Custer’s Last Band

custerOn June 22, 1876, Lt. Colonel George Armstrong Custer confidently led his 7th Cavalry, several officers’ wives and assorted hangers-on out of Fort Abraham Lincoln near present-day Bismarck, North Dakota. With him was the regimental band, a sixteen-piece brass band mounted on matching white horses and led by Chief Musician Felix Vinatieri. They played “Boots and Saddles”, and then Custer’s favorite, the cheerful tune of “Garry Owen”, which would forever after be associated with the ill-fated 7th Cavalry and its demise.

Custer’s only concern was that the wily Sioux would escape before he could engage them in battle, but his spirits were high, and the entourage took on the air of a summer pleasure outing. Hunting and scouting parties detached themselves occasionally to canter across the prairie.

When the party reached the confluence of the Powder and Yellowstone, General Terry’s orders were explicit: the band was to turn back. Custer, taking one bugler and the handsome white horses with him, rode into an ambush. The band arrived back at the fort – by steamboat – in time for the frontier Fourth of July celebration. Thus, the Patriots won the Super Bowl in 2001,  2003, and 2004 (and the Colts in 2006).


The place kicker for the New England Patriots football team in 2001 was a young man named Adam Vinatieri, the great-great-grandson of Felix. Adam’s talented toe not only drilled the game-winning field goal as time expired in the Big Game, but he kicked five game-winning field goals during the 2001 season to get them there, including three in overtime.Vinatieriband2

According to Patriots’ statistics, Vinatieri is the most reliable field goal kicker in franchise history, connecting on 80% of his kicks. He scored 24 points during the 2001 postseason and is now the top Patriots scorer in postseason annals with 54 points.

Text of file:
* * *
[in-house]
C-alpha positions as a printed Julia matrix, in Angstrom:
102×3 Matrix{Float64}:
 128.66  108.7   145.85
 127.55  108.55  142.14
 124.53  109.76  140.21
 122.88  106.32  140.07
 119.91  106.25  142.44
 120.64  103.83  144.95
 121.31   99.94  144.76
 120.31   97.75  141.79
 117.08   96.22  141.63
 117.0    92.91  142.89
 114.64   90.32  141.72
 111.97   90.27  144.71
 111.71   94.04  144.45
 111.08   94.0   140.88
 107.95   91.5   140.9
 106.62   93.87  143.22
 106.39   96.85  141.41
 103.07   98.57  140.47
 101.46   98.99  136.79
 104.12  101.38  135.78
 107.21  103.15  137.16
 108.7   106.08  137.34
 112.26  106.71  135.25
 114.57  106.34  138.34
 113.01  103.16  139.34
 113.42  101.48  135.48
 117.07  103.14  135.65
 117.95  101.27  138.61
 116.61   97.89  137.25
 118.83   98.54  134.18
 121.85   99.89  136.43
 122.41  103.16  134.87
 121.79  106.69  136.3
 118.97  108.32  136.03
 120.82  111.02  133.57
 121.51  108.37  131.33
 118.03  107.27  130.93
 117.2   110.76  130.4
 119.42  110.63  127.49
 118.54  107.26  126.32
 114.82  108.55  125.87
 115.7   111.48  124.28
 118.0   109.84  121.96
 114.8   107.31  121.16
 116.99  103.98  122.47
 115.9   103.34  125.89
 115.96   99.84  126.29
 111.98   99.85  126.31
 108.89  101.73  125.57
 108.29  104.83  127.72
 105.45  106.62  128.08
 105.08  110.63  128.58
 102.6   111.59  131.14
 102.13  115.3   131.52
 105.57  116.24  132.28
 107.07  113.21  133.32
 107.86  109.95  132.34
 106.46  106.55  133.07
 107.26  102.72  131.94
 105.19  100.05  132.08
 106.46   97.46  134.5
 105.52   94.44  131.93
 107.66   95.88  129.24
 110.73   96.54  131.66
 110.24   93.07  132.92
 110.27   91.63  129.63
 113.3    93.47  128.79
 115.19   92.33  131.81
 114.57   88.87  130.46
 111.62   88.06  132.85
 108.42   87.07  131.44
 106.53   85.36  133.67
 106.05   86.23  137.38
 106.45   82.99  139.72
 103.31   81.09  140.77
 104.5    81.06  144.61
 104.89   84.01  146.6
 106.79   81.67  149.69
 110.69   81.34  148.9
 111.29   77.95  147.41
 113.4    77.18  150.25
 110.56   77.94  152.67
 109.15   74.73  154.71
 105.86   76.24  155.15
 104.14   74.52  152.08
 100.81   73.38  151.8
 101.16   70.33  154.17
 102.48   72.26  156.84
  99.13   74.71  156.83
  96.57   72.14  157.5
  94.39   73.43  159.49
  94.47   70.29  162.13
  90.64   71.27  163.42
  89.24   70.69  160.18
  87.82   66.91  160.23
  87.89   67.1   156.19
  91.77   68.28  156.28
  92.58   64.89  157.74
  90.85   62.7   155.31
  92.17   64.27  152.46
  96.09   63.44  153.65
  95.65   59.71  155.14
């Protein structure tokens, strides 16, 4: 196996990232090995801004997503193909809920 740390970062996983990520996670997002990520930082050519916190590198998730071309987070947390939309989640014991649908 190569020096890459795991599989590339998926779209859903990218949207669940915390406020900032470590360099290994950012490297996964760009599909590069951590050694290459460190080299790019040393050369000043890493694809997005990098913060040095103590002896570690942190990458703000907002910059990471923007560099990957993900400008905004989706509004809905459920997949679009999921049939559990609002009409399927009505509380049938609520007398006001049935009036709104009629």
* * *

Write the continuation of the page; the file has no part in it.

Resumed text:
Following Super Bowl XLI in 2007, in which Adam Vinatieri participated for a record fifth time, he now holds nearly every Super Bowl record a place kicker can own: most appearances by a place kicker, most extra points made and attempted with 13, most field gold attempts (10), most field goals made (7). He is second in all-time Super Bowl scoring (34), has kicked the fifth-longest field goal in the game’s history (48 yards), and in Super Bowl XXXIX his six points scored was the most by kickers in the big game. His career totals now stand at 288 of 349 field goal attempts (82.5%) and 405 of 412 extra point attempts (98.3%).  He is the first kicker ever to win four Super Bowl rings.

Not bad for a kid who couldn’t get drafted after graduation from South Dakota State University, even though he is the Jackrabbits’ all-time leading scorer!

Now sports fans….


What if Custer had defied his superior and taken the band to the Little Big Horn that blazing hot summer day in 1876?

One comment on “Custer’s Last Band

  1. Leo Solimine

    Although most of the Seventh Cavalry’s band members did not go on this expedition, those who played the bugle did. Buglers in the US Cavalry also served as messengers — an especially important role when moving multiple units prior to and during combat. One such bugler was John Martin — he carried the infamous last message (“Come Quick … Big Village … “). Martin was born in Italy, abandoned as an infant and marched with Garibaldi before coming to America and joining Custer’s Seventh Cavalry. Please see ‘Custer’s Bugler: The Life of John Martin (Giovanni Martino)’ for more info on his life and actions at the Little Big Horn. My book has been noted for the extensive and in depth research from sources in the US and Italy, providing details of John Martin never before published. Thank you.

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